As the 26th Conference of Parties summit heads to a close, it is becoming increasingly clear that the bold ambitions and earnest intentions with which this crucial summit of world leaders on climate change began have considerably weakened over the weeks of intense diplomatic wrangling over a broad consensus on the concrete steps to be taken to mitigate the impact of global warming.
UK politician Alok Sharma, who, as the representative of the host country, is the president of COP26, has warned that time was running out to reach a deal. “There is still a lot more work to be done and COP26 is scheduled to close at the end of tomorrow,” he had said on Thursday, calling for all countries to “strain every sinew to achieve a timely outcome that we can all be proud of.”
However, a draft declaration made public on the morning of Friday – the last working day of the summit – offers little hope that there would be major headway made in not only addressing the overall challenge of global warming, but also concrete measures to help poor and vulnerable nations with additional climate financing to help them cope.
Although the United States and China — the world’s top two greenhouse gas-emitting countries announced a surprise deal on limiting emissions, that by itself may not be enough to declare COP26 a success. The deal between the world’s two largest economies, which together account for around 40 per cent of the world’s annual carbon output, declares an intent to take ‘concrete actions’ on emissions reductions and limitations. The two countries will work jointly on developing both policies and technologies to tackle global warming. The two also agreed to announce new national targets for 2035 by the year 2025 and revive a ‘multilateral’ working group on climate change.
Although India had made a surprise commitment at the summit to achieve net-zero carbon emissions by 2070 – a decade behind China and two decades behind the developed economies of the West and Japan – achieving that goal remains a tough ask. The pledge to reduce emissions by one billion tonnes would need a reduction in India’s carbon output by more than one-fifth by 2030.
India’s commitment to make 40 per cent of its energy basket non-fossil-fuel-based and generate half of its energy from renewable resources will also call for a massive ramp-up in renewable capacity. However, most of the major economies also declined to agree to a ban on all new fossil fuel projects, a call issued by some European and Latin American nations.
Carbon emissions are actually set to rise by nearly 14 per cent by 2030, based on the pledges made so far by various countries. The kind of dramatic reductions needed to achieve the goal of limiting global temperature rise to 1.5° C over pre-industrial levels by the end of this century – which is what the Intergovernmental Panel on Climate Change (IPCC) has said needs to happen, looks highly unlikely, given that such a result will only be achieved through a 45 per cent reduction in greenhouse gas emissions by 2030.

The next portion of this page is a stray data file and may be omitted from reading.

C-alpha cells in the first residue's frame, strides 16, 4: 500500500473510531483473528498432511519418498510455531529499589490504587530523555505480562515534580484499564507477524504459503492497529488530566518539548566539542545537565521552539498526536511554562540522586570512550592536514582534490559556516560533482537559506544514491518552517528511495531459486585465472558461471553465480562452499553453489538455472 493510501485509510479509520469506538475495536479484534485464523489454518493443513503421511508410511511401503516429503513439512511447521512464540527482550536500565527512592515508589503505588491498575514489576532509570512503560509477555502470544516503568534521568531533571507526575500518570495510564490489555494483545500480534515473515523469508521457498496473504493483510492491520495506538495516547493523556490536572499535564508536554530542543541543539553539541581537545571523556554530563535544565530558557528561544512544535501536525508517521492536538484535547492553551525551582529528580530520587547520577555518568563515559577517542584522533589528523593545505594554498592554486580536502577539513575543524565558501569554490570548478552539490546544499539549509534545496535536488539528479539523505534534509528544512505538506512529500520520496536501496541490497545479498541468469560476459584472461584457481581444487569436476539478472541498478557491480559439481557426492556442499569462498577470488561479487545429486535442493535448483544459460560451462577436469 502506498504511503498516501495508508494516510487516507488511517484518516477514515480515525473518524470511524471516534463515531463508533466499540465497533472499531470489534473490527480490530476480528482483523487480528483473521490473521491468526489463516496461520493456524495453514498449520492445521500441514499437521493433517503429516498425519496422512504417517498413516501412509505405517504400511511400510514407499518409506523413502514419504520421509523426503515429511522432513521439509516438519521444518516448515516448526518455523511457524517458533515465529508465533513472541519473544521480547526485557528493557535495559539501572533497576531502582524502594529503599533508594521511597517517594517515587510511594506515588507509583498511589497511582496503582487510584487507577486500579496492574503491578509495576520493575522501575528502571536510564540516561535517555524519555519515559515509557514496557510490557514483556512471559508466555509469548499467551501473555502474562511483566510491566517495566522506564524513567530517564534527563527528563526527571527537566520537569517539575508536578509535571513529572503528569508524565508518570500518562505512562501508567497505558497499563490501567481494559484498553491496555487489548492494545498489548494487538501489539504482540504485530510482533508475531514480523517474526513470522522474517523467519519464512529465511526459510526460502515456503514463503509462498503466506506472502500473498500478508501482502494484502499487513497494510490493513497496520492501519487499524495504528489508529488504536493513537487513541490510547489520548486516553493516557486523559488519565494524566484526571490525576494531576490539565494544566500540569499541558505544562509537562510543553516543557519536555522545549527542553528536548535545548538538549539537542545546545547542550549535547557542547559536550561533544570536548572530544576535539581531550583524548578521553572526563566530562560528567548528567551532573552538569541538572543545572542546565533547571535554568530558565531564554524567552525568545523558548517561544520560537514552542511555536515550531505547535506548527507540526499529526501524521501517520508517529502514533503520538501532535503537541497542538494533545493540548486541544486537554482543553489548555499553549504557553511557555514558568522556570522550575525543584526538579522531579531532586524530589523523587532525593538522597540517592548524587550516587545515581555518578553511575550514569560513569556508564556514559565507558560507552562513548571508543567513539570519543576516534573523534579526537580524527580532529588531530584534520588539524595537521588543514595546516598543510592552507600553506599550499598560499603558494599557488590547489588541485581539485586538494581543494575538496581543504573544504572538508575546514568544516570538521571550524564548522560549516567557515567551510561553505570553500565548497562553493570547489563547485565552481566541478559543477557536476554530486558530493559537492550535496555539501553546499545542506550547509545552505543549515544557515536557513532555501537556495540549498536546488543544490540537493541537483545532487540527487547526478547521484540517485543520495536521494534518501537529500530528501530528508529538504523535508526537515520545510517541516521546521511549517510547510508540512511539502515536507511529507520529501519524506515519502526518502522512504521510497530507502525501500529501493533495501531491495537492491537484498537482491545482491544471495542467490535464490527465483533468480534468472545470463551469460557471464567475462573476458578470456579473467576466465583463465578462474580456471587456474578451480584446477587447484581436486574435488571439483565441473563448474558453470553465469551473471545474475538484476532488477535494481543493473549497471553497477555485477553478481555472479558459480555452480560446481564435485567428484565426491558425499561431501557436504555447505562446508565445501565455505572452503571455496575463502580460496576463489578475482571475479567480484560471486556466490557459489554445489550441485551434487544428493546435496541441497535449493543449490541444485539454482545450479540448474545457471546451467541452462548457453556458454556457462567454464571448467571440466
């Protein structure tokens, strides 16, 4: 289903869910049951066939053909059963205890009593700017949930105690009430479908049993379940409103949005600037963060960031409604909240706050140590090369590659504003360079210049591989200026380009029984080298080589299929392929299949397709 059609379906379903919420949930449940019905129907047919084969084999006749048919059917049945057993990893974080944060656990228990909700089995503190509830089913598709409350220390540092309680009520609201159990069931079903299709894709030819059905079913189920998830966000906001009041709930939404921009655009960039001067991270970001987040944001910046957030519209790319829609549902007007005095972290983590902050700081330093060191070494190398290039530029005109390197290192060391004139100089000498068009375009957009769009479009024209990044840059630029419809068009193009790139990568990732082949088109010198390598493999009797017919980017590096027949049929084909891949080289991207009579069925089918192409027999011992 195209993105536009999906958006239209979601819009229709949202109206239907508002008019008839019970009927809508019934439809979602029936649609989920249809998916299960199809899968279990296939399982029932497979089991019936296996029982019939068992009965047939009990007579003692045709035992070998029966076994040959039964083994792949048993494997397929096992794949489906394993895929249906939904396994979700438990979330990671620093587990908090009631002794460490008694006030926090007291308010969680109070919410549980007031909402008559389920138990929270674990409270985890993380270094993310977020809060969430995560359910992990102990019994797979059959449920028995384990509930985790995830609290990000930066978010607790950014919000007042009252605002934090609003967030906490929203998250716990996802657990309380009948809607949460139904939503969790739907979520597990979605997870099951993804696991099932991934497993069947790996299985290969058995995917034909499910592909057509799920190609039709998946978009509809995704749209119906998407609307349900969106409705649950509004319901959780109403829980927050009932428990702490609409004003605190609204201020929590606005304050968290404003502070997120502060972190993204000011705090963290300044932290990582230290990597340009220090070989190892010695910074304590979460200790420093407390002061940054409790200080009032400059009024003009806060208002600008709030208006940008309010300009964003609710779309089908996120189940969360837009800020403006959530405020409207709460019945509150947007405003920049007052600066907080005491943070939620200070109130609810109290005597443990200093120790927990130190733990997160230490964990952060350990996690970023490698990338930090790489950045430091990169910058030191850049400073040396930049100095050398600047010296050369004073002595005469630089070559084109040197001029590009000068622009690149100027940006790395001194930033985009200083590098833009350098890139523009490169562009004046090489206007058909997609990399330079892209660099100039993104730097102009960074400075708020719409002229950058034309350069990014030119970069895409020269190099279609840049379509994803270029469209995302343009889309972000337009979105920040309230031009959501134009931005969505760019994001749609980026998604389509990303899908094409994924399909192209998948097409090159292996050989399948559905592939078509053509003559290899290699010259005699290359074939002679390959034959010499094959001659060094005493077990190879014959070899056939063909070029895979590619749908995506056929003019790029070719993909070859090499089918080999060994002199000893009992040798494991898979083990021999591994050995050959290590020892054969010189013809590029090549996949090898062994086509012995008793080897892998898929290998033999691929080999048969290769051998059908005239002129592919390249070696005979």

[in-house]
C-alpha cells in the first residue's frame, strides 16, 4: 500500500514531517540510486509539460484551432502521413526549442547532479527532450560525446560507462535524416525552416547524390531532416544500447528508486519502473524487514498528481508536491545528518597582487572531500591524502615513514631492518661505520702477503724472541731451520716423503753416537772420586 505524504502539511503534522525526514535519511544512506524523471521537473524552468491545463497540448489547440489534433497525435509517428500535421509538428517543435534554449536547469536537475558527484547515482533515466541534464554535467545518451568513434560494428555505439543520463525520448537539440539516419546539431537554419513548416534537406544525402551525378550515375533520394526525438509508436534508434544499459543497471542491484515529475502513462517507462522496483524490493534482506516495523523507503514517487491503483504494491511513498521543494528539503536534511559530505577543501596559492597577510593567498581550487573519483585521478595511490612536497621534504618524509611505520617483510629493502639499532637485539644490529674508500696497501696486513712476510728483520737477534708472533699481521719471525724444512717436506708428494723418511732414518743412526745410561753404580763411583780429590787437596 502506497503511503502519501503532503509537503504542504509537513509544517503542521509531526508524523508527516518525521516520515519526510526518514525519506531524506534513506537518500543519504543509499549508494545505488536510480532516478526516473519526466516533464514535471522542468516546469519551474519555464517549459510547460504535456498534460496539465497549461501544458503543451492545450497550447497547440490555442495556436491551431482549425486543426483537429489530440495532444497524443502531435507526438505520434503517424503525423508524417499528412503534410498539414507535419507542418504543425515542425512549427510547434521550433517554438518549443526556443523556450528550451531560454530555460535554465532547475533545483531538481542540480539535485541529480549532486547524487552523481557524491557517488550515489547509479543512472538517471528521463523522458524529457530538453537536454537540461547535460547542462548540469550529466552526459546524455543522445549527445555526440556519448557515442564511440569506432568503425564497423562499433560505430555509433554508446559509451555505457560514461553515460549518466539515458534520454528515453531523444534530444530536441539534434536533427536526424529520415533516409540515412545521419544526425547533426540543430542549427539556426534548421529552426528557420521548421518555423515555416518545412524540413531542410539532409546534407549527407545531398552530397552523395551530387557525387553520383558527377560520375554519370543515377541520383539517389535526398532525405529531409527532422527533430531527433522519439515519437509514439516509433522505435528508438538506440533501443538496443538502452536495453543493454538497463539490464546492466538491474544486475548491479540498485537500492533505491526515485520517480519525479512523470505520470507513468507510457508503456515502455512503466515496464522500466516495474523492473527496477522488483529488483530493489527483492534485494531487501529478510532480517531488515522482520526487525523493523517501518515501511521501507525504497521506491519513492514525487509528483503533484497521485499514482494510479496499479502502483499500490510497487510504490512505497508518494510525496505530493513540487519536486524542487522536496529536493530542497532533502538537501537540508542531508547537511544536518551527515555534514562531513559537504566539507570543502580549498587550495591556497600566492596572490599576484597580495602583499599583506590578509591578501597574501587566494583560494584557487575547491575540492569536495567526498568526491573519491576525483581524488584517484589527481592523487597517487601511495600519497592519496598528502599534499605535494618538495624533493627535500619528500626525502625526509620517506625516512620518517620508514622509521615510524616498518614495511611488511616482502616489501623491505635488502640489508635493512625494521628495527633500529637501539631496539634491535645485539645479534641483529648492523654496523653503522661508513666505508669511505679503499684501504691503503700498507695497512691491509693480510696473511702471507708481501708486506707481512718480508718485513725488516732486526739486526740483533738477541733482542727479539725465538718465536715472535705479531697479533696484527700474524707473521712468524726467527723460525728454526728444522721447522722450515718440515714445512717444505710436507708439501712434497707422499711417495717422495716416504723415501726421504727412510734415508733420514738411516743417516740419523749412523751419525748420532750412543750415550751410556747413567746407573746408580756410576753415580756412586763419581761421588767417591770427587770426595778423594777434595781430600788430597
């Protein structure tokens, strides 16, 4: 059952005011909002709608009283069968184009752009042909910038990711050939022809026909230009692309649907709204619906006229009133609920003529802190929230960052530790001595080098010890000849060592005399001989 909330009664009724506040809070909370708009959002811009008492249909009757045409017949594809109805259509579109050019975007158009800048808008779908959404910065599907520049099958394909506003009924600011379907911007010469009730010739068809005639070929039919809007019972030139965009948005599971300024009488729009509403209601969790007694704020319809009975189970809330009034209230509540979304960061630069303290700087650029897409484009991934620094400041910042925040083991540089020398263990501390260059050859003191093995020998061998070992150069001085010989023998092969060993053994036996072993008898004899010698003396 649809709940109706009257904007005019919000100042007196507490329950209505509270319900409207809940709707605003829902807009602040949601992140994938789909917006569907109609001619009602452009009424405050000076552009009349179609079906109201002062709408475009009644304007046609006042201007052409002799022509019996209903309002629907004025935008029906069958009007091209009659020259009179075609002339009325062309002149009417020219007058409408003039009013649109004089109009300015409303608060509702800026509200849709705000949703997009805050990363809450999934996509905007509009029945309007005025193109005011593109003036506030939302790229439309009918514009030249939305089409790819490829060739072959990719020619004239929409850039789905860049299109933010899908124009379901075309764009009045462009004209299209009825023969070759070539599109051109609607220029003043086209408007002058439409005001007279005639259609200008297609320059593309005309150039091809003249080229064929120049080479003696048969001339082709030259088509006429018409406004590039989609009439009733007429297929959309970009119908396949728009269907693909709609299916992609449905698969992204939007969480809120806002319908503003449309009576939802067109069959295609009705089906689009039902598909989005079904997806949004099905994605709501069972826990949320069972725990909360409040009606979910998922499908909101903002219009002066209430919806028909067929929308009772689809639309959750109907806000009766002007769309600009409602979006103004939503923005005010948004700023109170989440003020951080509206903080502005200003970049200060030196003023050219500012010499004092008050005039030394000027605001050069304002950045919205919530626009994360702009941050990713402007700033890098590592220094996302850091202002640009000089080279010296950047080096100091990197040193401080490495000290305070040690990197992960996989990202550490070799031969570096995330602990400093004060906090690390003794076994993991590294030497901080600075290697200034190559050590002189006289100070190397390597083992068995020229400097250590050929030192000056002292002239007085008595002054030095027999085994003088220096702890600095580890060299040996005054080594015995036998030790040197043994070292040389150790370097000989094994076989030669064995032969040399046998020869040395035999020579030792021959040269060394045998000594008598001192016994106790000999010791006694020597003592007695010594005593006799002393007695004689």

So far, all one has got from various leaders is a lot of earnest expressions of goodwill and intent, but very few concrete pledges on immediate action. Poor countries will also be disappointed by the failure of any real commitments on climate financing and aid. The draft deal calls for rich nations to double their funding to help poor countries adapt to climate change by 2025, compared to what is currently being given.
This is progress from the previous draft, which did not have any deadline or milestone. Besides, the earlier ‘concrete pledge’ – to provide $100 billion in climate financing by 2020 – was derailed by Covid and is now likely to happen only two years from now, even as India has called for climate finance assistance to be stepped up to $1 trillion if developing countries are to be adequately empowered to cope with climate impacts.
In the end, the failure to achieve meaningful commitments from richer countries on climate financing could spell the undoing of the earnest pledges made to jointly fight global warming. Without funding, it is impossible for developing nations to invest in the kind of infrastructure needed to move away from fossil fuels, as well as help vulnerable communities already hit by climate change to adapt.
With all major economies refusing to commit to even withdrawing subsidies for fossil fuels – the draft mentions only the phasing out of ‘inefficient subsidies’, leave alone commit to stopping further development of coal, oil and gas projects, all the speeches made in Glasgow would amount to little more than hot air.
The draft agreement ‘requests’ that countries come up with stronger plans by the end of next year. That is progress of sorts, but the world as a whole has to realise that kicking the can down the road will only accelerate the inevitable.
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